21. Solve differential equations given a monodromy group. More technically, prove that there always exists a Fuchsian system with given singularities and a given monodromy group. Several special cases had been solved, but a negative solution was found in 1989 by B. Bolibruch (Anasov and Bolibruch 1994).
22. Uniformization using Automorphic Functions. Technical question about simplifying equations. Solved by Paul Koebe soon after 1900.
23. Extend the methods of calculus of variations. Hilbert appealed for fresh ideas in the calculus of variations. Much work done; question too vague to be considered solved.
Two other problems, the Fermat Conjecture and the N-Body Problem are mentioned by Hilbert in his actual lecture and in the full version of the published paper in his preamble but omitted from the list of problems itself. So are there really 25 problems in all? Fermat’s Conjecture or Fermat’s Last Theorem as you recall, was solved by Andrew Wiles in 1995 as discussed under Fermat in this section.
The N-Body problem involves predicting the individual motions of a group of celestial objects interacting with each other gravitationally. Solving this problem has been motivated by the desire to understand the motions of the Sun, Moon, planets, and visible stars.
Poincaré’s efforts on the N-Body problem, even though they failed to actually solve the problem, laid the foundations of the modern qualitative theory of differential equations, which in turn has evolved into what is today termed dynamical system theory. Modern work in dynamical system theory by Don Saari and Jeff Xia at Northwestern University in the United States has all but closed out the N-Body Problem by producing examples of specific systems for which particles do escape off to infinity.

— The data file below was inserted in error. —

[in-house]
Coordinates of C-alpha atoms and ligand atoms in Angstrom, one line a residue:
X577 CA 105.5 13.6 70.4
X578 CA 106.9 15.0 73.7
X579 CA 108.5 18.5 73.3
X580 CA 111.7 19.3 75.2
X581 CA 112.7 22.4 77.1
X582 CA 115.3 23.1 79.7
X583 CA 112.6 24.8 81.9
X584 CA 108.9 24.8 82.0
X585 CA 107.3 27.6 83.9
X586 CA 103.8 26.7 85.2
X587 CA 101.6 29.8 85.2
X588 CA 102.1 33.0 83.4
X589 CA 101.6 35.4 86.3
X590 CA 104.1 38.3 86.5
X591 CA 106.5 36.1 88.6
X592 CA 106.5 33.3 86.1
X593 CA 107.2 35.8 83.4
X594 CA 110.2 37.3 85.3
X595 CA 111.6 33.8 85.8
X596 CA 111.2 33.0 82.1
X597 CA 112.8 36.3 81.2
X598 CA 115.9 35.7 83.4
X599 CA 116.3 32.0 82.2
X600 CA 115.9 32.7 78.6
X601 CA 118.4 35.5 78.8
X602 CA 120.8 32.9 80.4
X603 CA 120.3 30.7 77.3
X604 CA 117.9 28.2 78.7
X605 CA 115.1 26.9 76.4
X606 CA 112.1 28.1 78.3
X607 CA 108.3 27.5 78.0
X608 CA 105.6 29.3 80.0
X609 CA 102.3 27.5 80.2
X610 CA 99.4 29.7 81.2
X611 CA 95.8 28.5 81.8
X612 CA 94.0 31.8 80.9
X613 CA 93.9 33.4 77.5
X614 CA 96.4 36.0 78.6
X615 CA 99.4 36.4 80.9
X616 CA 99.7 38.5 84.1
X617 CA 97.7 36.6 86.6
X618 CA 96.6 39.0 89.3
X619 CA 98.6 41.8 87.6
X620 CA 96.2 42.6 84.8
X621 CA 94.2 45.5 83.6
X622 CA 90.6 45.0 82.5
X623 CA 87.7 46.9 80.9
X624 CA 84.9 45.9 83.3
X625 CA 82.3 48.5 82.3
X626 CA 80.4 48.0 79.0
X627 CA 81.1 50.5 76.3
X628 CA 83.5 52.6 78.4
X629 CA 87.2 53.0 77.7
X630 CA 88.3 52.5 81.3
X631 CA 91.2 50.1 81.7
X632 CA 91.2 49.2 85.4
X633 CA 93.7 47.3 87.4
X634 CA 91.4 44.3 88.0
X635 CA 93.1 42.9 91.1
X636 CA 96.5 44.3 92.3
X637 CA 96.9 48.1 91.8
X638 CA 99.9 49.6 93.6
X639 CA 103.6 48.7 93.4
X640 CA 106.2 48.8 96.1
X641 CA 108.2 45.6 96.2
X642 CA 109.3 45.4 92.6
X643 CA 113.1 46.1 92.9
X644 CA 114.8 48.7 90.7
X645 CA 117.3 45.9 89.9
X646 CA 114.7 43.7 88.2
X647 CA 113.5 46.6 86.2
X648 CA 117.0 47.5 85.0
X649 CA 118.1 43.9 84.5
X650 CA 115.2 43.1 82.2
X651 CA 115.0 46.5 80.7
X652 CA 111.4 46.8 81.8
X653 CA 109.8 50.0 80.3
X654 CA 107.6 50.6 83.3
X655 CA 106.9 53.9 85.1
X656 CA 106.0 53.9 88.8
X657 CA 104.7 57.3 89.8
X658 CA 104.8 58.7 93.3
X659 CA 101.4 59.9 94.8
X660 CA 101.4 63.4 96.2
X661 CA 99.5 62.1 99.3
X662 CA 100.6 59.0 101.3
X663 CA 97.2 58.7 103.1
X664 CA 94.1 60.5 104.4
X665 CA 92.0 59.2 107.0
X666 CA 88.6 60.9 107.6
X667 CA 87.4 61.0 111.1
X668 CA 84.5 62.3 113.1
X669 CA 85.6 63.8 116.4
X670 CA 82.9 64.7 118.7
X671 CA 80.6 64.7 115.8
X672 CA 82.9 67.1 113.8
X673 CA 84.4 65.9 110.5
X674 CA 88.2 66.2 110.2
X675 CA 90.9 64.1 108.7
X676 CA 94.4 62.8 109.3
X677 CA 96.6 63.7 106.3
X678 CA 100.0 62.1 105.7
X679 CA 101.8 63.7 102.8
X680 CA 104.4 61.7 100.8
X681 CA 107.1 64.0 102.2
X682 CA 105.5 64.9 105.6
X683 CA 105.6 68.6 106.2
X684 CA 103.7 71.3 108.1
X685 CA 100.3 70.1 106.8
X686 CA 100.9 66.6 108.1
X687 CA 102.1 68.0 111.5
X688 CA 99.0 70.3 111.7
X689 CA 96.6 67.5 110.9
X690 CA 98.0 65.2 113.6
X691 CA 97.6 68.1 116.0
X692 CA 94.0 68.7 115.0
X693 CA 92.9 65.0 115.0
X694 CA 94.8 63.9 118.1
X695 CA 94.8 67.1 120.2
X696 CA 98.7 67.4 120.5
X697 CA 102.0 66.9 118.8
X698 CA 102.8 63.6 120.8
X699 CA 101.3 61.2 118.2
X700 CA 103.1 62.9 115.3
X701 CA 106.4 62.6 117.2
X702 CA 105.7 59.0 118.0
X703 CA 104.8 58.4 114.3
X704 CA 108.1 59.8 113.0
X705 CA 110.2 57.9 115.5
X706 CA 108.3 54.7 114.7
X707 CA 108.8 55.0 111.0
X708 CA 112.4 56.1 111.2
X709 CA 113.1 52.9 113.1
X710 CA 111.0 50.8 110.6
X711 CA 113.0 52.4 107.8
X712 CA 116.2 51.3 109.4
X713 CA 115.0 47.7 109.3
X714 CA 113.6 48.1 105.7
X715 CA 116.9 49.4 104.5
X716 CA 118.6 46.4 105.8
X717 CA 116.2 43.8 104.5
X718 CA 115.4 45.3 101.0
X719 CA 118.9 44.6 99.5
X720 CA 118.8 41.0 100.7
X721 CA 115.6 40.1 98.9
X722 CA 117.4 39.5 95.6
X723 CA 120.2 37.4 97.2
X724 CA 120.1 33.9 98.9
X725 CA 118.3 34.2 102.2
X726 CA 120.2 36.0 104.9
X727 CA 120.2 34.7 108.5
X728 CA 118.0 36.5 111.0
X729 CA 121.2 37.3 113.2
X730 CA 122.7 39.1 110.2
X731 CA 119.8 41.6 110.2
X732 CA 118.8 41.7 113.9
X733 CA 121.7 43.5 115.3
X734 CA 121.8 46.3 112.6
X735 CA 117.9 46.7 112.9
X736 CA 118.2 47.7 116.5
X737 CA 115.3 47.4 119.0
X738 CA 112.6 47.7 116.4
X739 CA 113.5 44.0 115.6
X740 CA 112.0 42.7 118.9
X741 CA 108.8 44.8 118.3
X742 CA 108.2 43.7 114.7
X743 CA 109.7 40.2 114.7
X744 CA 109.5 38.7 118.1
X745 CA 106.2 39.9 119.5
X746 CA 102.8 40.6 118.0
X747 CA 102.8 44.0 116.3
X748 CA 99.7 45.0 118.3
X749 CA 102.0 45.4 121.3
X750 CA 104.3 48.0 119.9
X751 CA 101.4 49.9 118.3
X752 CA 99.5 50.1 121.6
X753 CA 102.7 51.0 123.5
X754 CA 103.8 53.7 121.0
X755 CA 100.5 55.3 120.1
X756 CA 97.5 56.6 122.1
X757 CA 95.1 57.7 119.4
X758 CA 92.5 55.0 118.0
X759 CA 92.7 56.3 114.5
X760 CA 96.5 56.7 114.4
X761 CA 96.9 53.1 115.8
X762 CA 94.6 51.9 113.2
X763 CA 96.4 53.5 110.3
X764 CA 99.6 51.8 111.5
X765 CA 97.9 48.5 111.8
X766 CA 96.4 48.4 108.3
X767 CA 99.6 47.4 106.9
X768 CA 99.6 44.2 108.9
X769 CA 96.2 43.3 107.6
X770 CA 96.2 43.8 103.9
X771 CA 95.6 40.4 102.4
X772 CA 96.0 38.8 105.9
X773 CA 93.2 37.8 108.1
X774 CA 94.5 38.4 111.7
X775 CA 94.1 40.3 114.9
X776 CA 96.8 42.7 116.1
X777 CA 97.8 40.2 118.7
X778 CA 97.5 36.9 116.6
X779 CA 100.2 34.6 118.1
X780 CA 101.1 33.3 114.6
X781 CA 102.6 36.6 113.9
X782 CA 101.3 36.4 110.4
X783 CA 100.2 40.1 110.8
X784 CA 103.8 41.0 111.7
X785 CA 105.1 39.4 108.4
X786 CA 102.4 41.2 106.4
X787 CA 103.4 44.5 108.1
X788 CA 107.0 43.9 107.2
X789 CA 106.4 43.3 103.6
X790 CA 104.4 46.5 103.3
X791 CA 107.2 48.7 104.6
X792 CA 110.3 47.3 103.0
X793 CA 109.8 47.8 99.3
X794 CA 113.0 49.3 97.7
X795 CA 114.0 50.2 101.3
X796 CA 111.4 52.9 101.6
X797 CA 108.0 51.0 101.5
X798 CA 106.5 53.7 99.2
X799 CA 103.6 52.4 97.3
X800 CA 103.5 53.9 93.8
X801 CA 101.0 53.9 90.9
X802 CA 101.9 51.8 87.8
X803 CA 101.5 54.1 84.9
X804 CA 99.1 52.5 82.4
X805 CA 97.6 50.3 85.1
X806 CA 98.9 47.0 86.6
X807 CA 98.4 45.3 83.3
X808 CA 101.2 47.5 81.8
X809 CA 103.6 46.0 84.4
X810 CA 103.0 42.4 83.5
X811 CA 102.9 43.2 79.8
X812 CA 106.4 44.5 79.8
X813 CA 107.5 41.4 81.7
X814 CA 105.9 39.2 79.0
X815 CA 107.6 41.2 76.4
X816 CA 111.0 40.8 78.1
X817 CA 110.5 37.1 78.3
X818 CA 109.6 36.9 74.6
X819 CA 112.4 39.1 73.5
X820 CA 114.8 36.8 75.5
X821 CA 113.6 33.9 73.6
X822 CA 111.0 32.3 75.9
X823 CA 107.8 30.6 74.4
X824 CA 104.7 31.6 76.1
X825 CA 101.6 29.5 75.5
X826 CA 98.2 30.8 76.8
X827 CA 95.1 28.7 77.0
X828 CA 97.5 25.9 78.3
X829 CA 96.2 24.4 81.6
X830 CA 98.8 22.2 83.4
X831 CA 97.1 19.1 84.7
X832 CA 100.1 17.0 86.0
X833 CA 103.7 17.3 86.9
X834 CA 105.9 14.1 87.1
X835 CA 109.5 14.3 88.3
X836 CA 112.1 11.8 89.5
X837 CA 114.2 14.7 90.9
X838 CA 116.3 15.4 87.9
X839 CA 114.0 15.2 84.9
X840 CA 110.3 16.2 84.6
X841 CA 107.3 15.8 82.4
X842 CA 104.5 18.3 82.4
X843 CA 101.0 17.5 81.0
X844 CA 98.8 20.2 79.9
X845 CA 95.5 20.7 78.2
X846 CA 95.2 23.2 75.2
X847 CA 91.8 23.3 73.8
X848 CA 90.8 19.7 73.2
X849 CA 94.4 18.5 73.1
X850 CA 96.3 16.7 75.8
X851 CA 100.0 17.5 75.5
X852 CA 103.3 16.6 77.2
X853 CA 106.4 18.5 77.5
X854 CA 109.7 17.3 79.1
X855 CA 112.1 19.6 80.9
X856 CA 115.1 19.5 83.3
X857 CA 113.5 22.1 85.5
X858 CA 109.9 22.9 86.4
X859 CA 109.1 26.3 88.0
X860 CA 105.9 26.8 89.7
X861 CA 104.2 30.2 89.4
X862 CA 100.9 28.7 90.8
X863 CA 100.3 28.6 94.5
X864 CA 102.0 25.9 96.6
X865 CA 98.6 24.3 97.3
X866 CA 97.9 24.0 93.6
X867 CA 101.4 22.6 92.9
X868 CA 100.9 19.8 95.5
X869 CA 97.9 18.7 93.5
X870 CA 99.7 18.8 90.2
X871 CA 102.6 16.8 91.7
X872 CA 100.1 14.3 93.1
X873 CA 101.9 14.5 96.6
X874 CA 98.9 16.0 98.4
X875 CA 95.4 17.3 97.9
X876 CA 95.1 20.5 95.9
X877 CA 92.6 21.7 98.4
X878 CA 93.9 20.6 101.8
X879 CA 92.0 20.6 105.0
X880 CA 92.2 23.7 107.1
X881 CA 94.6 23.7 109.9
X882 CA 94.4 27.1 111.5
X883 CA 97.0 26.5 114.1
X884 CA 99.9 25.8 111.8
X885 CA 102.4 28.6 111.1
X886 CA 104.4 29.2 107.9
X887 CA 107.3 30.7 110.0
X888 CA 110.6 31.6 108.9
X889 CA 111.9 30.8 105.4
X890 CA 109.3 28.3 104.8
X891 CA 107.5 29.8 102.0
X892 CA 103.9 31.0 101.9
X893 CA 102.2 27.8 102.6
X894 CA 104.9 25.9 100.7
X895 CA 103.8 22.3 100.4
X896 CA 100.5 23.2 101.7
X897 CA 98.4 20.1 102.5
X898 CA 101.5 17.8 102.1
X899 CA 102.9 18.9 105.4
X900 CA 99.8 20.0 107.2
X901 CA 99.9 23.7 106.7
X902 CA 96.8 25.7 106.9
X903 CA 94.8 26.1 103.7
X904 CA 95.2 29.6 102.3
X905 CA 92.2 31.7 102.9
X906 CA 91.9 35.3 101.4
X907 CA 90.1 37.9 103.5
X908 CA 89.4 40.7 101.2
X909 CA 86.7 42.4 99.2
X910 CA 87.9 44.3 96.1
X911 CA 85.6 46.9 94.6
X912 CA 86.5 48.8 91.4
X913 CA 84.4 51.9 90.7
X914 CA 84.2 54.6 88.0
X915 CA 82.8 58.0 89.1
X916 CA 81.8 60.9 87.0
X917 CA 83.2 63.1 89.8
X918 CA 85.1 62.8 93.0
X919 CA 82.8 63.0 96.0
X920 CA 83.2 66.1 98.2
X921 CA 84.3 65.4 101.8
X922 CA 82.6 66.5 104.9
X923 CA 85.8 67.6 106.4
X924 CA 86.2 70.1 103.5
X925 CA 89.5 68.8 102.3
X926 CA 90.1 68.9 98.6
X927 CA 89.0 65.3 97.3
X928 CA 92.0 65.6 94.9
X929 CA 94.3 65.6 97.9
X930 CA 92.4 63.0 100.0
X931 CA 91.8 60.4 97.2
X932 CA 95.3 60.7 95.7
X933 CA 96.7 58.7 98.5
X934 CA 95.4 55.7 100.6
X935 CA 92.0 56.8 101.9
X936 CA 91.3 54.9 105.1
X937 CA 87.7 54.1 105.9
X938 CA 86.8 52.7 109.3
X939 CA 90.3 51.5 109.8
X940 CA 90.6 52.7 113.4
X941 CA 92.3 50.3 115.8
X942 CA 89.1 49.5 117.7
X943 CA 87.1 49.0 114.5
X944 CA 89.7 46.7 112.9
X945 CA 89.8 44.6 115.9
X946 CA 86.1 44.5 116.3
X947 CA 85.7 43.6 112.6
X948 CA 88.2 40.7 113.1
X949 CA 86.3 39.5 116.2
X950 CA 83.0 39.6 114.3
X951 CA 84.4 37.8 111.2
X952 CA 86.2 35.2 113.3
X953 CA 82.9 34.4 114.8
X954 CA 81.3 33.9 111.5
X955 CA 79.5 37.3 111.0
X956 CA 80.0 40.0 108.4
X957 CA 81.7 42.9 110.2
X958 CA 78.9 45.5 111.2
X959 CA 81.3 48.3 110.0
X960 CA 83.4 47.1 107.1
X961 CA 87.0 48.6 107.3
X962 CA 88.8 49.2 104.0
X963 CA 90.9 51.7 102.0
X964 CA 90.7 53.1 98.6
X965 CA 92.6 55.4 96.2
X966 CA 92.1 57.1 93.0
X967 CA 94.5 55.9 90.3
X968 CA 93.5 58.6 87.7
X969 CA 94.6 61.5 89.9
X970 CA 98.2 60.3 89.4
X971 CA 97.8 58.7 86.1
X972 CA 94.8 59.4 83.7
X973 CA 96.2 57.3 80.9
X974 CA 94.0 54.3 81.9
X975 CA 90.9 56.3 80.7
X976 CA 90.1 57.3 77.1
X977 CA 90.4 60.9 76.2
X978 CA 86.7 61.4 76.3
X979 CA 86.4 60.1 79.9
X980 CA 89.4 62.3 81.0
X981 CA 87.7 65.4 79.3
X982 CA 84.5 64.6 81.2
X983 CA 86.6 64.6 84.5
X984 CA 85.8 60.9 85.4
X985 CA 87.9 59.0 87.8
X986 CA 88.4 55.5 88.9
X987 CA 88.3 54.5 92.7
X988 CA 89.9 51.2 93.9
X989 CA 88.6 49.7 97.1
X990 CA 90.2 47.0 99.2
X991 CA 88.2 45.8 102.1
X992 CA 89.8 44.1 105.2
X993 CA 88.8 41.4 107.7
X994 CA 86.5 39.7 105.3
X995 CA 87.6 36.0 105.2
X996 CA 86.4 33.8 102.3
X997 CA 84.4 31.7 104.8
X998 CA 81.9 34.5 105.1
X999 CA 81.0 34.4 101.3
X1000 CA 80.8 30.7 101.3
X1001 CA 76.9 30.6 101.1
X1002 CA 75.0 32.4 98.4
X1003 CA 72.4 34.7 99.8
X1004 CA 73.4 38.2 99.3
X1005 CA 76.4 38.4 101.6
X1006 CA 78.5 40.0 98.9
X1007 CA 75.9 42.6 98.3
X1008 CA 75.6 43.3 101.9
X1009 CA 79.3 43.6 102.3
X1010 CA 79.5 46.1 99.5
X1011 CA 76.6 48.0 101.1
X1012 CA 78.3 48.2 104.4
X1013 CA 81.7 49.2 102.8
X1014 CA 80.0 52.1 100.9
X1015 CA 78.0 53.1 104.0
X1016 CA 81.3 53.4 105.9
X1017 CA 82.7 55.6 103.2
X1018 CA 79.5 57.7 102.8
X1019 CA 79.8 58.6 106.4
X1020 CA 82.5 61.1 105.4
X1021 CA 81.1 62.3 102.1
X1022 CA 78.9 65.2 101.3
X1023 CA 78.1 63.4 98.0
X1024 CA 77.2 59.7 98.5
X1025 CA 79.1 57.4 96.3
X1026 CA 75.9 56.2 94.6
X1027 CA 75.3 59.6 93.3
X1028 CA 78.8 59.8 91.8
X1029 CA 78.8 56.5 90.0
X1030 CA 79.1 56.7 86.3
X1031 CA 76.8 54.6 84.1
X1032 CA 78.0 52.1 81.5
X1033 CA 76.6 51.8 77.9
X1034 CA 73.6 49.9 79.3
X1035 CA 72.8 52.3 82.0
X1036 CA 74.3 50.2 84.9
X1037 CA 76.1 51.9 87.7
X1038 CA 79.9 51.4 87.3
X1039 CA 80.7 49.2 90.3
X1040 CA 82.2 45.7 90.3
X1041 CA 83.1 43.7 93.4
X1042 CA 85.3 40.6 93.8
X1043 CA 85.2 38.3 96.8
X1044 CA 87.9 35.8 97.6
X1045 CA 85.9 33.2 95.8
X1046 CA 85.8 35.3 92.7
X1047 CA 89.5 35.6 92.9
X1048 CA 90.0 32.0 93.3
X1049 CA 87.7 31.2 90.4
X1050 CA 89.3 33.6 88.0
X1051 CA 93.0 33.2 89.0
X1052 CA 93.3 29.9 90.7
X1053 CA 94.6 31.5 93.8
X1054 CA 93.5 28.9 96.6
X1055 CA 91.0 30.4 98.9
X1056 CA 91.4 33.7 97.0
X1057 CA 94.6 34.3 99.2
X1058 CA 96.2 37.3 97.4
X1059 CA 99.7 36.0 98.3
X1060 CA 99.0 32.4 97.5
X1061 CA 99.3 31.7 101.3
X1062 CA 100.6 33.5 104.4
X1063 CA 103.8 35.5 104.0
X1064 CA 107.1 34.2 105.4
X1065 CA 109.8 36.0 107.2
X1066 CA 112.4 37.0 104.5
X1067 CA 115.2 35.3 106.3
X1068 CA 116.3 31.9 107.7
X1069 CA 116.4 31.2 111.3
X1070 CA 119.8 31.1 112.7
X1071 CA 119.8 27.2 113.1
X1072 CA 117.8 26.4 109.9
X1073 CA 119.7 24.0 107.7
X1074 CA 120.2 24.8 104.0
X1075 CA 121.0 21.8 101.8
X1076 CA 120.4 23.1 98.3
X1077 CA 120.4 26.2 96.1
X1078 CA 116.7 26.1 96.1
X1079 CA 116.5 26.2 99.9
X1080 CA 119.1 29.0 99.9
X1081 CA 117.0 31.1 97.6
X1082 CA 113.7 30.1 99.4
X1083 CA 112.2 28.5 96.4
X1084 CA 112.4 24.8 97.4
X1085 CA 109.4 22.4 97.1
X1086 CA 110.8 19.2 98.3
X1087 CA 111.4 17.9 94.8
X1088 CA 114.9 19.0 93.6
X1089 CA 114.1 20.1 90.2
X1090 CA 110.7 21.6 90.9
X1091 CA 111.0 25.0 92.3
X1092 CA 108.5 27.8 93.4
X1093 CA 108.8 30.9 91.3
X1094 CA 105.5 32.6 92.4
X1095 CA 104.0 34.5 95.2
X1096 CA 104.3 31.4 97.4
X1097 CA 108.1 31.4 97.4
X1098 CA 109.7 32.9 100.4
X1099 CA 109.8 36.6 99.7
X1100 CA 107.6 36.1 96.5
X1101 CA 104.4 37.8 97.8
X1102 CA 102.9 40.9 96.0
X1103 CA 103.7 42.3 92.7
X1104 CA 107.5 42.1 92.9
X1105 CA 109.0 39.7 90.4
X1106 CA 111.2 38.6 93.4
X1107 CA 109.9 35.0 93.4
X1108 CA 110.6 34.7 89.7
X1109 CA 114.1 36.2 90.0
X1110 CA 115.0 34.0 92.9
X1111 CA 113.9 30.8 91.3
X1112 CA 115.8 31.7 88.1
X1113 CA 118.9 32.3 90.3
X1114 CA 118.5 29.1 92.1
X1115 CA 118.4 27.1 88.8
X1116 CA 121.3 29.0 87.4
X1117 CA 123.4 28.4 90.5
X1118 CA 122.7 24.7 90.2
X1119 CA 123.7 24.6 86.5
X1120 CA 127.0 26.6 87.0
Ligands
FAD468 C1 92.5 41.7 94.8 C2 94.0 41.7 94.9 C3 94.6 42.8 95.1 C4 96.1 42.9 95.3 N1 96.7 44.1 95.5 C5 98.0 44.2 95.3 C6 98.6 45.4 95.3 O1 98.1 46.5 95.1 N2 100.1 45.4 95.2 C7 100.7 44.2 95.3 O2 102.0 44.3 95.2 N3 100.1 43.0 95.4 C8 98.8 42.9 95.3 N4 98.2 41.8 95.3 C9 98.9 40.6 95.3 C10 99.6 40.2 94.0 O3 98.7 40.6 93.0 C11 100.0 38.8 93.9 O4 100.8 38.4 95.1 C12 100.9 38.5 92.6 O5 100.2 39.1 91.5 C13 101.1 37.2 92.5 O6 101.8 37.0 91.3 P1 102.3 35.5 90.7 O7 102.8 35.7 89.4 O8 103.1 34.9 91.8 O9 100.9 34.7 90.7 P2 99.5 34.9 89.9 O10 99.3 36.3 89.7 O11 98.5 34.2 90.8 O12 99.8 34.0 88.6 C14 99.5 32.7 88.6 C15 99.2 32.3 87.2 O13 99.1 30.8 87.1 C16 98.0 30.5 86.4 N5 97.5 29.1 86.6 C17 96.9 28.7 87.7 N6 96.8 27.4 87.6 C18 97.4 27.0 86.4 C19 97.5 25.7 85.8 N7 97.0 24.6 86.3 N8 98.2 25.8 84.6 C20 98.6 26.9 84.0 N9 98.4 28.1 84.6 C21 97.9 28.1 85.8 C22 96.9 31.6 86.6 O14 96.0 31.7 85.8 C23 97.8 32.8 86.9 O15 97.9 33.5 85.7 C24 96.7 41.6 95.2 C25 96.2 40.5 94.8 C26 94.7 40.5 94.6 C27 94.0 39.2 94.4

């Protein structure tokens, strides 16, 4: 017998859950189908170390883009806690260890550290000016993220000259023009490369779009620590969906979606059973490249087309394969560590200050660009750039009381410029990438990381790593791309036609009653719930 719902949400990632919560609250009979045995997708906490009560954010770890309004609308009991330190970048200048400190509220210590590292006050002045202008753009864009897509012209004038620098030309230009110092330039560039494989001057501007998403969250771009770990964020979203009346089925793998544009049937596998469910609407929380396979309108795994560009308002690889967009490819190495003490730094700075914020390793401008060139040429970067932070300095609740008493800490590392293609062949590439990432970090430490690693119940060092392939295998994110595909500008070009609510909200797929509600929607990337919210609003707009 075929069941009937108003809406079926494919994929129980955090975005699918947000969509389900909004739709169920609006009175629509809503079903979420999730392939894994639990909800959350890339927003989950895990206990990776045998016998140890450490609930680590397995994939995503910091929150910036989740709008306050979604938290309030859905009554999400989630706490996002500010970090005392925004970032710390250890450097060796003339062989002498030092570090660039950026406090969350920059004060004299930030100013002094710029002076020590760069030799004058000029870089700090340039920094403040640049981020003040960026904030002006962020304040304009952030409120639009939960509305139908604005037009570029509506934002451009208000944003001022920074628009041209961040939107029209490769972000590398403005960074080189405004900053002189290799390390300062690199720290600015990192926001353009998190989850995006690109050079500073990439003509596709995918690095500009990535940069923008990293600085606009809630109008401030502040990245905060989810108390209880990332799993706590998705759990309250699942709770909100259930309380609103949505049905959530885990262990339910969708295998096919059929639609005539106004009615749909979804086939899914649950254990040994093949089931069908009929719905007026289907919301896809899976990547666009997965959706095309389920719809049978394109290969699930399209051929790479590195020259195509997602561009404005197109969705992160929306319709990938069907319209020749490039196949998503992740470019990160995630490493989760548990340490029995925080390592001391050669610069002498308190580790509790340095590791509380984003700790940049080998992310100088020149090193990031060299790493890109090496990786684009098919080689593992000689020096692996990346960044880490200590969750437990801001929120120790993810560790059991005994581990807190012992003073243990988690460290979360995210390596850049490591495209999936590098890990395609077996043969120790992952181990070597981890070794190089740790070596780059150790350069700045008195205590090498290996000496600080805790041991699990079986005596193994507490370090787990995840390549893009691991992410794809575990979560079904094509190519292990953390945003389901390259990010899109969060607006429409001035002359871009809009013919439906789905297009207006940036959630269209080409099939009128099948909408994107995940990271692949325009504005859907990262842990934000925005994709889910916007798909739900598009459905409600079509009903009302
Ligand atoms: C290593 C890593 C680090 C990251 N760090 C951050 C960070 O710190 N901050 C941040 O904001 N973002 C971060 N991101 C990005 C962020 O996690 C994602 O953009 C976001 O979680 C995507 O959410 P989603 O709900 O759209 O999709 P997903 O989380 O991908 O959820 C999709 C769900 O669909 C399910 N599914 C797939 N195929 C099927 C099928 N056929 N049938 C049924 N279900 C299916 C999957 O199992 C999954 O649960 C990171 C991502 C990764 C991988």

(1) Victor J. Katz, A History of Mathematics -- An Introduction, 2nd Edition (Reading, 1998), p. 868.
(2) Ibid., p. 867.
(3) Donald R. Franceschetti (editor), Biographical Encyclopedia of Mathematicians (New York, 1999), p. 277.
(4) Katz, p. 870.
(5) John Casti, Mathematical Mountaintops – The Five Most Famous Problems of All Time (Oxford, 2001), p. 4.
(6) Ian Stewart, Visions of Infinity: The Great Mathematical Problems (New York, 2013), pgs. 307-309.
Key References: Hilbert by Constance Reid, 1996; The Honor’s Class: Hilbert’s Problems and Their Solvers by A.K. Peters, 2001.